Until the mid-1990s, I spent almost every New Year's Eve -- starting as a teenager -- busing tables, waiting tables or bartending (or doing all three).
It can be a grueling night for a restaurant staffer, what with a dangerous holiday combination of booze, unrealistically high expectations ("You're having fun, aren't you? Why not?") and pricey packages. For the people working, all that can add up to a lucrative night. But not always.
I've yet to meet a restaurant employee who doesn't have a classic New
Year's Eve story to tell. It might be hard to top the tale of the
bartender who was cleaning up a saloon after a raucous night of New
Year's Eve revelries and found a dead body in the bathroom. But then
again, who knows?
One of my most memorable New Year's Eve fiascoes was at an infamous disco restaurant in Indianapolis -- this would have been about 1980 -- where the incompetent owners figured out, only after the last drunken customer had stumbled out the door, that they had miscalculated the cost of the "package" dinners.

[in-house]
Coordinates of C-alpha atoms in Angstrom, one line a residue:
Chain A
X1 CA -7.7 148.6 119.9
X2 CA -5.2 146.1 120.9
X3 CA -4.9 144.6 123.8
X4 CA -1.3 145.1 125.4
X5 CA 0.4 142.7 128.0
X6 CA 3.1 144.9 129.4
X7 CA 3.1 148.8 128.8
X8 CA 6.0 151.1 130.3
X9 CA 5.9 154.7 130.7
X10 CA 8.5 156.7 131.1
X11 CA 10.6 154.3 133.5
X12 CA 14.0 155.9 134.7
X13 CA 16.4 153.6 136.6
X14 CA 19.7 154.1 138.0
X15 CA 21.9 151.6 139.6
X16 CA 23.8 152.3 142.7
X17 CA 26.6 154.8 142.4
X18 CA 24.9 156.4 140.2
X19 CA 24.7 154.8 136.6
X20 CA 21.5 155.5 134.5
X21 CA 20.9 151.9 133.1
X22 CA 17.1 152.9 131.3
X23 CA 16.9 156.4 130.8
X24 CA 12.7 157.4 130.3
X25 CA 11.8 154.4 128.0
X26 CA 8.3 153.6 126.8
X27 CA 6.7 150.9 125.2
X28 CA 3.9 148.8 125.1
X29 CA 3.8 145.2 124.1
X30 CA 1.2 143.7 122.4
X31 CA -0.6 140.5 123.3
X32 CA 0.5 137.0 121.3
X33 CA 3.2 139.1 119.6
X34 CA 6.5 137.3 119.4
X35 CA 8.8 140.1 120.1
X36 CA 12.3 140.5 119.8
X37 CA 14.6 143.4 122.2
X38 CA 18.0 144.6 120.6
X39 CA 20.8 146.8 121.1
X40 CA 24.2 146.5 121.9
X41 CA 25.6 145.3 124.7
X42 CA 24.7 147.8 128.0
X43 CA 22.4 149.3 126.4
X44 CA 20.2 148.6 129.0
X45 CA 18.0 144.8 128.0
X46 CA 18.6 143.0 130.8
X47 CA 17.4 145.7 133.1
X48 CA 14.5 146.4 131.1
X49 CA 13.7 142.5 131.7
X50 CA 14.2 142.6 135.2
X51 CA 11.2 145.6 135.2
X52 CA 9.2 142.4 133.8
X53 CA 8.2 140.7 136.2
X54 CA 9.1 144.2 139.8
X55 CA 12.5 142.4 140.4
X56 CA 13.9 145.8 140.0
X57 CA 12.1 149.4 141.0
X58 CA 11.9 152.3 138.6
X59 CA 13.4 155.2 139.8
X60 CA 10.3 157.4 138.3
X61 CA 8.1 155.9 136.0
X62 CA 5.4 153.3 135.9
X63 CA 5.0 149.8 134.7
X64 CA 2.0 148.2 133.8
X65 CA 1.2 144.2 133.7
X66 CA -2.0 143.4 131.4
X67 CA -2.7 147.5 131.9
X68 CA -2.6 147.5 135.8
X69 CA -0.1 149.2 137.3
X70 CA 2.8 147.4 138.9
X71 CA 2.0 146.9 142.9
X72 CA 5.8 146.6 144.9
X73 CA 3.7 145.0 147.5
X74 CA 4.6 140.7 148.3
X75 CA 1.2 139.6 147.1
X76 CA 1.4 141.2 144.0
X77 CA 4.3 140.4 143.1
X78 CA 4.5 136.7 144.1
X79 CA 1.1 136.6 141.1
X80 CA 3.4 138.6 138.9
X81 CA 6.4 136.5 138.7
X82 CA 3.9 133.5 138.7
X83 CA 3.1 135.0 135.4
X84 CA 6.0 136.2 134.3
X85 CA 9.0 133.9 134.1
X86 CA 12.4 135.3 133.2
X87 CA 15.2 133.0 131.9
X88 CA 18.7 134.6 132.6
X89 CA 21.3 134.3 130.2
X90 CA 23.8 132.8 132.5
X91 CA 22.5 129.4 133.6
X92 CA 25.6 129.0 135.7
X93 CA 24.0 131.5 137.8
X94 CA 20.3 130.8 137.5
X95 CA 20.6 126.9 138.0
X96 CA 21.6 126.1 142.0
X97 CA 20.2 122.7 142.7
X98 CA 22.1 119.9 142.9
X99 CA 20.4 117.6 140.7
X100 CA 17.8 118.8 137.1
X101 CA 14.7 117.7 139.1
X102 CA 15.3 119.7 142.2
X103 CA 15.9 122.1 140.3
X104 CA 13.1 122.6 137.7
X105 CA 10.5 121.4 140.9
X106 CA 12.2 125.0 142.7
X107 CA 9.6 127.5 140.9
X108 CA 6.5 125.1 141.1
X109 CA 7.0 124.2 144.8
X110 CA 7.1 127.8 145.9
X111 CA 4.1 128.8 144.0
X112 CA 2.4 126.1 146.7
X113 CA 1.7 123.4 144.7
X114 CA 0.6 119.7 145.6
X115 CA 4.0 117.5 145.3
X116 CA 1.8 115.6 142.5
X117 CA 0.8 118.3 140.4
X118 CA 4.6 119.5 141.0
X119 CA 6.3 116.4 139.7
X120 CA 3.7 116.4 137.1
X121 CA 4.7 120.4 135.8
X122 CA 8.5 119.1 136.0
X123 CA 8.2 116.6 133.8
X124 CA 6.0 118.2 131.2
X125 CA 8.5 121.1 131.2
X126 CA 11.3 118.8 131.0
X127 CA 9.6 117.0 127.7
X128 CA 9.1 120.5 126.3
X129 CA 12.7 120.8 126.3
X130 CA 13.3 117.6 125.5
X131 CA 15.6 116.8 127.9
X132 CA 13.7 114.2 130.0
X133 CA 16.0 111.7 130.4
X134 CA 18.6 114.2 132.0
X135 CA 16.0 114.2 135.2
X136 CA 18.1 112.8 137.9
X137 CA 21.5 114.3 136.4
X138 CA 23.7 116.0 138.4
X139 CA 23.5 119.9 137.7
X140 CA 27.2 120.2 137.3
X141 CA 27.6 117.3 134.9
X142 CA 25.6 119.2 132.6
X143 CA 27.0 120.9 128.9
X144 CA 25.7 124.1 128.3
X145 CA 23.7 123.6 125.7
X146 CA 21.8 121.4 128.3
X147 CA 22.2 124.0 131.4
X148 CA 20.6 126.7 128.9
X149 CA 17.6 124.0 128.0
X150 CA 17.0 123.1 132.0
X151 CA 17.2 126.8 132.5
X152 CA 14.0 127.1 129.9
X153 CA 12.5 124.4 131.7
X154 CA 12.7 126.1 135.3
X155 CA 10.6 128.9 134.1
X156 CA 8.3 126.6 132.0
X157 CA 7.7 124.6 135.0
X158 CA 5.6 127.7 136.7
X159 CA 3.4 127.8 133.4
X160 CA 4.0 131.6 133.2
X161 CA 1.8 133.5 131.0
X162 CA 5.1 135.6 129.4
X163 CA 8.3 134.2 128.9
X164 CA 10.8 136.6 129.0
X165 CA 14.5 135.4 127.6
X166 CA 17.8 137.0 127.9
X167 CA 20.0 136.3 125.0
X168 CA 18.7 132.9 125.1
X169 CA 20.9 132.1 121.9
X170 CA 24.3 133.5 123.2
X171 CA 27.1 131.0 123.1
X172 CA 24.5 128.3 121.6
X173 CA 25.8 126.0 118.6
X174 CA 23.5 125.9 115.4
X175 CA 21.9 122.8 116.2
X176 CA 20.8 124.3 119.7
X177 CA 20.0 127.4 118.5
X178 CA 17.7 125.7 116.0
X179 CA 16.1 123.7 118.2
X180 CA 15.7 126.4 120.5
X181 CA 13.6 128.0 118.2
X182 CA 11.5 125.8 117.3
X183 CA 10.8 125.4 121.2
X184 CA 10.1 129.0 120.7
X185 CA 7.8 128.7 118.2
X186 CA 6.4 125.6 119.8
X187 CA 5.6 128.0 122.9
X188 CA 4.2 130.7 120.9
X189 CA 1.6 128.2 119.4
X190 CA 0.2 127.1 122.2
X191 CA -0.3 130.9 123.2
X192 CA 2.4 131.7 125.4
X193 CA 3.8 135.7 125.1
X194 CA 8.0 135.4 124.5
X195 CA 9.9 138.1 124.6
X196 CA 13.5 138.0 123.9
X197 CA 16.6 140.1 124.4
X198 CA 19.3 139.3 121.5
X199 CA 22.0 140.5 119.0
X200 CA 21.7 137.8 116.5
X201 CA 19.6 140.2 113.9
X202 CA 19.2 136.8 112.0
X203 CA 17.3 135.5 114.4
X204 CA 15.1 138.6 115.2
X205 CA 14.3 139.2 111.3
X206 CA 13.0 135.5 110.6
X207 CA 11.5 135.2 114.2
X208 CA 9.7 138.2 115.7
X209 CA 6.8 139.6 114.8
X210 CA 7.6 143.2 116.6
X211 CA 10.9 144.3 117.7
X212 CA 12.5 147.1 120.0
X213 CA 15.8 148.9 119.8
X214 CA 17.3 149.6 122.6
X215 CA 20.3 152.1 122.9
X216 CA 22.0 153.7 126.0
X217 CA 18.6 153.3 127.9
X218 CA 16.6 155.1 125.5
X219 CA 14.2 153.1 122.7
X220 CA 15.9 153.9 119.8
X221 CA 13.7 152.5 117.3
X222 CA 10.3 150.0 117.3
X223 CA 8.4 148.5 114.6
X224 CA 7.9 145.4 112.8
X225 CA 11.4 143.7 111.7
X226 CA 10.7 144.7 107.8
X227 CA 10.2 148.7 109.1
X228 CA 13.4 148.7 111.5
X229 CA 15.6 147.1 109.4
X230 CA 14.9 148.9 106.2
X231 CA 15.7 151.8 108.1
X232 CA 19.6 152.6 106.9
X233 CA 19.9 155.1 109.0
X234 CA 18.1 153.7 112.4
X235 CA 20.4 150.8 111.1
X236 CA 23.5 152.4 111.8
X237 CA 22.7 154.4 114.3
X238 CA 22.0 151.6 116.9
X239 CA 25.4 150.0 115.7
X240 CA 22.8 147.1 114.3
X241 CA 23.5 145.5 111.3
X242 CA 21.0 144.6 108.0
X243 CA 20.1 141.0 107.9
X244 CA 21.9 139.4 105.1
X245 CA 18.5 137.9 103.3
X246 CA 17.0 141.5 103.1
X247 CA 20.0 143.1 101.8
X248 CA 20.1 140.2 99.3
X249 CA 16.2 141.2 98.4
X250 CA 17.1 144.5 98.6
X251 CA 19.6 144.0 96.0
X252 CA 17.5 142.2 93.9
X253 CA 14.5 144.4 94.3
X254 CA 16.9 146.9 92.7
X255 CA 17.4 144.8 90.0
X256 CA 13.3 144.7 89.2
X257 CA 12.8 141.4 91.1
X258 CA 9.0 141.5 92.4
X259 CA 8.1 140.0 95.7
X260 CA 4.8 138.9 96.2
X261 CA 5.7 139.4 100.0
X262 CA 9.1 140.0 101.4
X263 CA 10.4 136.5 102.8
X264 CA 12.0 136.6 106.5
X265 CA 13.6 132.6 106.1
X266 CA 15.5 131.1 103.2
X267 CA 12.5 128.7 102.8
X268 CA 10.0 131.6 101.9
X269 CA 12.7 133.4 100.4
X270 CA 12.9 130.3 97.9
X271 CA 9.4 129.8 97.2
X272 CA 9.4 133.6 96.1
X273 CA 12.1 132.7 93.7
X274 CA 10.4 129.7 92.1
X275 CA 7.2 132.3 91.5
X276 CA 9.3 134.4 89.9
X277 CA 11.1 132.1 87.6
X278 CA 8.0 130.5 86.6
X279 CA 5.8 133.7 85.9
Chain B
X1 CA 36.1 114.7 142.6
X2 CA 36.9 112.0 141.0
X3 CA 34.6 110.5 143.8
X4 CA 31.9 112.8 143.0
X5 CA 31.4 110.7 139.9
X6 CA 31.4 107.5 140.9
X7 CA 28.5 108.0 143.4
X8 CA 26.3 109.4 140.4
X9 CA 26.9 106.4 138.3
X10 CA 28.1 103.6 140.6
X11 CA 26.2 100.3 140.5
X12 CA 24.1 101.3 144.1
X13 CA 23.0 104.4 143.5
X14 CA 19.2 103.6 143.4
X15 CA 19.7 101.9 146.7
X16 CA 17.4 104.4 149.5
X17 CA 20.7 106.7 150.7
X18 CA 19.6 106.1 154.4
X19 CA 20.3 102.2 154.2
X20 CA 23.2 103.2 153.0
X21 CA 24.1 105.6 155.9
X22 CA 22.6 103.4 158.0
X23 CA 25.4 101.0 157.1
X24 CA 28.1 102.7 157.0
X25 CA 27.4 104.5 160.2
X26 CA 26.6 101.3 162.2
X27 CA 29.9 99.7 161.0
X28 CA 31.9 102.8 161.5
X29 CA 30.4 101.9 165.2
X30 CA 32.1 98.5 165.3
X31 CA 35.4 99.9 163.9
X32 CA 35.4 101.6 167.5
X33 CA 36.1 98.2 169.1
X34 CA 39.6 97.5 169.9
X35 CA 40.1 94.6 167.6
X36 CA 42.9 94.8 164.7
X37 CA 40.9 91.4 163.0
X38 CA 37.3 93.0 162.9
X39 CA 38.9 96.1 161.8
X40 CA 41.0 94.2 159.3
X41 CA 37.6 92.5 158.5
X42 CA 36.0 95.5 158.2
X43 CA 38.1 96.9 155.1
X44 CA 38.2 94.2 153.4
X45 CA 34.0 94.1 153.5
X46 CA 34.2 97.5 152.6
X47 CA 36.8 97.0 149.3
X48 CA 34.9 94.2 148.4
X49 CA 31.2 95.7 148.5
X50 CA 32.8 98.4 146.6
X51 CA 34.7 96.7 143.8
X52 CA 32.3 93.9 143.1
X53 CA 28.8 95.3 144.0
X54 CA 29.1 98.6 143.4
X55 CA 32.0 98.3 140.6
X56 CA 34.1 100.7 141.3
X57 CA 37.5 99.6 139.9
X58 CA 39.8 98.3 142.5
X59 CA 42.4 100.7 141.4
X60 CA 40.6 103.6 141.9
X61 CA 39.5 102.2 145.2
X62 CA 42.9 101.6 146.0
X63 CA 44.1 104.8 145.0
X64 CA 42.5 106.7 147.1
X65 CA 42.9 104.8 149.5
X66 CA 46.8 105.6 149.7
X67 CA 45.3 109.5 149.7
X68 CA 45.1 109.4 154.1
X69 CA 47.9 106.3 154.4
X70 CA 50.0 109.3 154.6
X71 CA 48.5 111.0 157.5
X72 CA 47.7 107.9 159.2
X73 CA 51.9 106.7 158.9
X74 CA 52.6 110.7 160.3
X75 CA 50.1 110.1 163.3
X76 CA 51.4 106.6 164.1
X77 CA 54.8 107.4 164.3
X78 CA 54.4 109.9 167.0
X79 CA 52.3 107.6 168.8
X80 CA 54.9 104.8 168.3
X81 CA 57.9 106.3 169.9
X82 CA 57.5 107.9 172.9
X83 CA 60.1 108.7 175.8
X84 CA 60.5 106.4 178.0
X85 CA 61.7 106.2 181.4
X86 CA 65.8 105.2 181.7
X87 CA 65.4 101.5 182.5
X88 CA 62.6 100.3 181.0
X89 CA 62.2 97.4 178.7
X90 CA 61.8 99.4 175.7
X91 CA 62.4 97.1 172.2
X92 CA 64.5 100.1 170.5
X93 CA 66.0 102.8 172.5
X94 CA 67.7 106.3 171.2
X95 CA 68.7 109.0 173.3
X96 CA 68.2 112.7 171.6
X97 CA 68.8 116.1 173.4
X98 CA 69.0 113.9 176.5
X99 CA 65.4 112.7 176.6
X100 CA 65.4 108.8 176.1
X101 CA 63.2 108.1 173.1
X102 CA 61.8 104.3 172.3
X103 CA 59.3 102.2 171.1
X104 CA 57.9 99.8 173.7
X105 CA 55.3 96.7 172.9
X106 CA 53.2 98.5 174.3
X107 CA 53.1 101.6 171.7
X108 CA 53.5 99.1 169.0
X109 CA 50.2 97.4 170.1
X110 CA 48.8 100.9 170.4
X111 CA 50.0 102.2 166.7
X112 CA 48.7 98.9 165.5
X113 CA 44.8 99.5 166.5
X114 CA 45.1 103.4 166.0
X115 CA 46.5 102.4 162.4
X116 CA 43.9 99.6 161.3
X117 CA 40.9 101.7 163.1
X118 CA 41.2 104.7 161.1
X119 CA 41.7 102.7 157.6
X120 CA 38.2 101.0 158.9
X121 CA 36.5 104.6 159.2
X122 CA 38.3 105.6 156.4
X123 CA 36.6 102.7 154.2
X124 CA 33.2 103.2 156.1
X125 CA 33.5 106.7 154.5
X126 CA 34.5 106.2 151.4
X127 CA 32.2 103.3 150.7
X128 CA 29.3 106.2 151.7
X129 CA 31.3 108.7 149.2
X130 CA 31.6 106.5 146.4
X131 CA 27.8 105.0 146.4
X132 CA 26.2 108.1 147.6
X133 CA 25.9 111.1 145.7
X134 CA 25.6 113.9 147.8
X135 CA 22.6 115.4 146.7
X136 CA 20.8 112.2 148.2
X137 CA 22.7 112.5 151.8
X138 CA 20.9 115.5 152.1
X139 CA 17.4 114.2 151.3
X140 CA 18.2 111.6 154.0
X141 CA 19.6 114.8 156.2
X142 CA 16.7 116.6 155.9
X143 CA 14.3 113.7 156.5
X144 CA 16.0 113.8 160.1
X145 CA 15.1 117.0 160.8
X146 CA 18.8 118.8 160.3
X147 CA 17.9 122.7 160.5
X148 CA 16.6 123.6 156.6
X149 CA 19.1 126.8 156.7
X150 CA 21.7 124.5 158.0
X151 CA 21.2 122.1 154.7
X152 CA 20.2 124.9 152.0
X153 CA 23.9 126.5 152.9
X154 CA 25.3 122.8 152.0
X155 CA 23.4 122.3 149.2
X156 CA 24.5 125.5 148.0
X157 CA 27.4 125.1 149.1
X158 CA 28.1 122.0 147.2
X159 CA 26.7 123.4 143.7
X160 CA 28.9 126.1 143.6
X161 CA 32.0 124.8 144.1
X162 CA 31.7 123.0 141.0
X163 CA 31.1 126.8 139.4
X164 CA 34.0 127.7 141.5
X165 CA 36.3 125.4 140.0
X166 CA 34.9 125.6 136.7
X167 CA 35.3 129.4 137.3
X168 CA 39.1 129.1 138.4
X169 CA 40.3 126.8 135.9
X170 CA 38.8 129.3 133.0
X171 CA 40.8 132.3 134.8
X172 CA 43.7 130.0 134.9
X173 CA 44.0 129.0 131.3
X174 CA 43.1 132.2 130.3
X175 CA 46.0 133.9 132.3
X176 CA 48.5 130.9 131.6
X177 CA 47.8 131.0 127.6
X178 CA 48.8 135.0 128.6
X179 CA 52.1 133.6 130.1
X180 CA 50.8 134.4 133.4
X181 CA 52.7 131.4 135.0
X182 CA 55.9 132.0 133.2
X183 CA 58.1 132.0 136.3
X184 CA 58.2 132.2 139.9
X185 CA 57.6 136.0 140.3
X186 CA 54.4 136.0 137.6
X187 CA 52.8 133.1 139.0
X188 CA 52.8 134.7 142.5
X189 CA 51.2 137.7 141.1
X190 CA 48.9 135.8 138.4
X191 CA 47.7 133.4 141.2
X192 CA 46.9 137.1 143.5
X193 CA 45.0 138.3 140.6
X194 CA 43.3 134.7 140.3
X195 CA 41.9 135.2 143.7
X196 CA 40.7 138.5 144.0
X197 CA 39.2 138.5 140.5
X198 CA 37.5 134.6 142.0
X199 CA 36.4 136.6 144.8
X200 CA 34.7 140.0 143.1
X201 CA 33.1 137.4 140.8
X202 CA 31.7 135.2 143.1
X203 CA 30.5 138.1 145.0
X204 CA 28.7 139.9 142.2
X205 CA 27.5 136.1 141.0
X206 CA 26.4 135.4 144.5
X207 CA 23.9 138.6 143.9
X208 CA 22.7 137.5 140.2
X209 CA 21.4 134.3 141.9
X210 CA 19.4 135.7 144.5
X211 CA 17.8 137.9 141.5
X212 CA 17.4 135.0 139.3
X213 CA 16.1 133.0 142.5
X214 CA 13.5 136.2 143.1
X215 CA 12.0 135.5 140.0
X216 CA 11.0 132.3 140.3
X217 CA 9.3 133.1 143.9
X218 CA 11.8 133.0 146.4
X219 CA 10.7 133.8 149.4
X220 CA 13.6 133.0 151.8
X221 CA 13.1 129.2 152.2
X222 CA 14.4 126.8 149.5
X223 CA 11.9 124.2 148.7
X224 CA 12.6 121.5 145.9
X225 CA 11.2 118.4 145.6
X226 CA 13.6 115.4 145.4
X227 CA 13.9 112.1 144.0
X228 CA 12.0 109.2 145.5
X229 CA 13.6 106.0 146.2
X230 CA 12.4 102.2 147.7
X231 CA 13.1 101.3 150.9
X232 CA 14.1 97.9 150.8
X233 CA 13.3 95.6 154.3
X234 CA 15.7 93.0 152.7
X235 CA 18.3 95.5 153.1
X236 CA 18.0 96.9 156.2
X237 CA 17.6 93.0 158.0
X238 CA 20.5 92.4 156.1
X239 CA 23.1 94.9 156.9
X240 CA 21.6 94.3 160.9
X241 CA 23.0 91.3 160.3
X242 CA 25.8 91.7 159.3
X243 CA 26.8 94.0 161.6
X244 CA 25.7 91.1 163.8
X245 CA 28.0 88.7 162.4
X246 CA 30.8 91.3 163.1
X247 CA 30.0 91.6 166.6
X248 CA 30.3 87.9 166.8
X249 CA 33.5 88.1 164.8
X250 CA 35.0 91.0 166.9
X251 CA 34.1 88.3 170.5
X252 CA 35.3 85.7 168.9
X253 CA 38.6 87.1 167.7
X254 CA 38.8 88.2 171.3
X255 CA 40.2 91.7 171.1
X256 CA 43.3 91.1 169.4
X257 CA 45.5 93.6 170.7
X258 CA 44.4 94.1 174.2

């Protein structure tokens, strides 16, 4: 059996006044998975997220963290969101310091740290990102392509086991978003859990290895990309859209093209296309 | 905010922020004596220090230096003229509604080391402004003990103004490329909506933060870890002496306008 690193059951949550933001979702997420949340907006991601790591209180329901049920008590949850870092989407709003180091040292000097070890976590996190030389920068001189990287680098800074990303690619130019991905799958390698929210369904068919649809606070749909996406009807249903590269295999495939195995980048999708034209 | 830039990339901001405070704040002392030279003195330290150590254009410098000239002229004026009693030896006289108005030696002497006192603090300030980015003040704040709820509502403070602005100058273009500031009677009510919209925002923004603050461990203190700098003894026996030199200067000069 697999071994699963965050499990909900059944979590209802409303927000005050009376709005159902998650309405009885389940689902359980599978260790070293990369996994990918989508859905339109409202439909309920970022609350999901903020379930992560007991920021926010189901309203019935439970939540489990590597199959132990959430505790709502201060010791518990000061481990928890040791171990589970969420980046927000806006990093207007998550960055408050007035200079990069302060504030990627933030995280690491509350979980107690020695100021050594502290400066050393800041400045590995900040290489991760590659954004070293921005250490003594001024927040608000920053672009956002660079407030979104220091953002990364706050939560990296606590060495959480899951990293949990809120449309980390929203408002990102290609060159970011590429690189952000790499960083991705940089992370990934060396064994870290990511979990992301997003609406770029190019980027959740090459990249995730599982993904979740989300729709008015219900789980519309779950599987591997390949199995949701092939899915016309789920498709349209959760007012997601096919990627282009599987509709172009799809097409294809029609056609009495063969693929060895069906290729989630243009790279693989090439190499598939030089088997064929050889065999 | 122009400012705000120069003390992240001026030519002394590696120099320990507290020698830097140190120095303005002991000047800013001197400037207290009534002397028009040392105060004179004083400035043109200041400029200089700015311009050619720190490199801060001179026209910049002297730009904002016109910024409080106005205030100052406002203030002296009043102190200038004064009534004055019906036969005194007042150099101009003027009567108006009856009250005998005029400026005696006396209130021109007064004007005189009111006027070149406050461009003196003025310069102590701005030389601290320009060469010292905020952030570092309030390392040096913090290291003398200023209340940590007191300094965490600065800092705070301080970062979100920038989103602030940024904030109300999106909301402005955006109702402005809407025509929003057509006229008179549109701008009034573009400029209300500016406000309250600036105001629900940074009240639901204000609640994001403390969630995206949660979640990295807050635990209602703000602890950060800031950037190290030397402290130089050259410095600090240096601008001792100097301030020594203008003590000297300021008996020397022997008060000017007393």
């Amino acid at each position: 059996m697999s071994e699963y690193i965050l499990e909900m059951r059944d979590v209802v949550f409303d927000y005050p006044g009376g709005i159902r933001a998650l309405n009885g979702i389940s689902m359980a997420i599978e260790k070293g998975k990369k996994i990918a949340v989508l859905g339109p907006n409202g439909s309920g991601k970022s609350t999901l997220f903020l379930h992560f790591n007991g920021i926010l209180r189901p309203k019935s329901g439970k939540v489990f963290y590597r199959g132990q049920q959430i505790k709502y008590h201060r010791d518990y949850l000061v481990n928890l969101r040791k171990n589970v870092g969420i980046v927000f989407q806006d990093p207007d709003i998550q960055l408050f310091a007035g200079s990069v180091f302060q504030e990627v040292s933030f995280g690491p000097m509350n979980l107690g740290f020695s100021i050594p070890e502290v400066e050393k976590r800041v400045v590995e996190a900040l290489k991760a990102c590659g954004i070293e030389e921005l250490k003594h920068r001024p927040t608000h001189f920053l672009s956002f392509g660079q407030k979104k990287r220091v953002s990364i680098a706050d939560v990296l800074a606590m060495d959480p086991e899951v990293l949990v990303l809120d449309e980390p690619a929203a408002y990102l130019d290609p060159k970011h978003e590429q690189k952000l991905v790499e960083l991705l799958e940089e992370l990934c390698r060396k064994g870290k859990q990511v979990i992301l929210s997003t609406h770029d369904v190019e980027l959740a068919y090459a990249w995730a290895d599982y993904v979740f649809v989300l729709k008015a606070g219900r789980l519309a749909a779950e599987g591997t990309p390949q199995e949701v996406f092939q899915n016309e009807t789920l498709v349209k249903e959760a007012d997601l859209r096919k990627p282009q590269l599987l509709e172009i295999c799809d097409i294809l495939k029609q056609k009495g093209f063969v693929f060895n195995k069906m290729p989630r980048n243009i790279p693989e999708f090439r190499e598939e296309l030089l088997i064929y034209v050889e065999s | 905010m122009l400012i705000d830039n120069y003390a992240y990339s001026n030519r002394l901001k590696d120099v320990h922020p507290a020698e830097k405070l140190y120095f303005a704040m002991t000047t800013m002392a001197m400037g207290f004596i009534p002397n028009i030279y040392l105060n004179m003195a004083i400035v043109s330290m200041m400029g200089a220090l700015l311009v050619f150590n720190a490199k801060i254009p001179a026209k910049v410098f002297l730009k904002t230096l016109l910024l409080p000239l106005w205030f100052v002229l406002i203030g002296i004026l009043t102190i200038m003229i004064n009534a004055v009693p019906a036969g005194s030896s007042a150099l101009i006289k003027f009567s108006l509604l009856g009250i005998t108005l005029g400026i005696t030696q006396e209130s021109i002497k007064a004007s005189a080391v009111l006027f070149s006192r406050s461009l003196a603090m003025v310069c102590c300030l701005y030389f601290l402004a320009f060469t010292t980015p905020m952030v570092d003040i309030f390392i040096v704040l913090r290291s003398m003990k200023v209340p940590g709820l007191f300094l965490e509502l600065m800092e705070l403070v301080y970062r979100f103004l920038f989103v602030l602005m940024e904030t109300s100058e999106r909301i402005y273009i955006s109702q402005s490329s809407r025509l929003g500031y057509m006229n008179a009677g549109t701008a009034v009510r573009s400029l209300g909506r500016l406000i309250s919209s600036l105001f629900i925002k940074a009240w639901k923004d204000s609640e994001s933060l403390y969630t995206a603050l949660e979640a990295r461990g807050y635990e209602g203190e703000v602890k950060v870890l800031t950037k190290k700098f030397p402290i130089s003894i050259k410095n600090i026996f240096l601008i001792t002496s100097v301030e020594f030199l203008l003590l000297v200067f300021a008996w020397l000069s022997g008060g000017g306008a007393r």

As the servers were picking up the wrecked dining room, we were called together by the mustachioed, intoxicated manager with the sad news. Because of this miscalculation, the servers -- who had been working for over 11 hours -- would receive just $35 each in tips for the long night's work. If we weren't all so tired, there might have been a deadly revolt. In revenge, some of us stuffed our coat pockets with frozen steaks from the walk-in freezer and pushed rolls of toilet paper into coat arms until it looked like we were carrying out corpses. The managers were too drunk to notice. The restaurant closed a few months later, the victim of mismanagement and really bad karma.
Now it's your turn. The best story told in our comment section from now until noon Thursday, December 30, will receive the grand prize: a bottle of perfectly delicious, nonalcoholic sparkling cider, which can be used to soberly welcome the year 2011. All contributing commenters -- and one comment per person, please -- should write their posts with attention to clarity and brevity. Please don't name
particular restaurants or stingy customers. We'll all know who the
culprits are anyway.
The winning comment will be chosen by a panel of Fat City judges, and no substitute prizes will be awarded.
(Image via Flickr: rochelle, et.al.)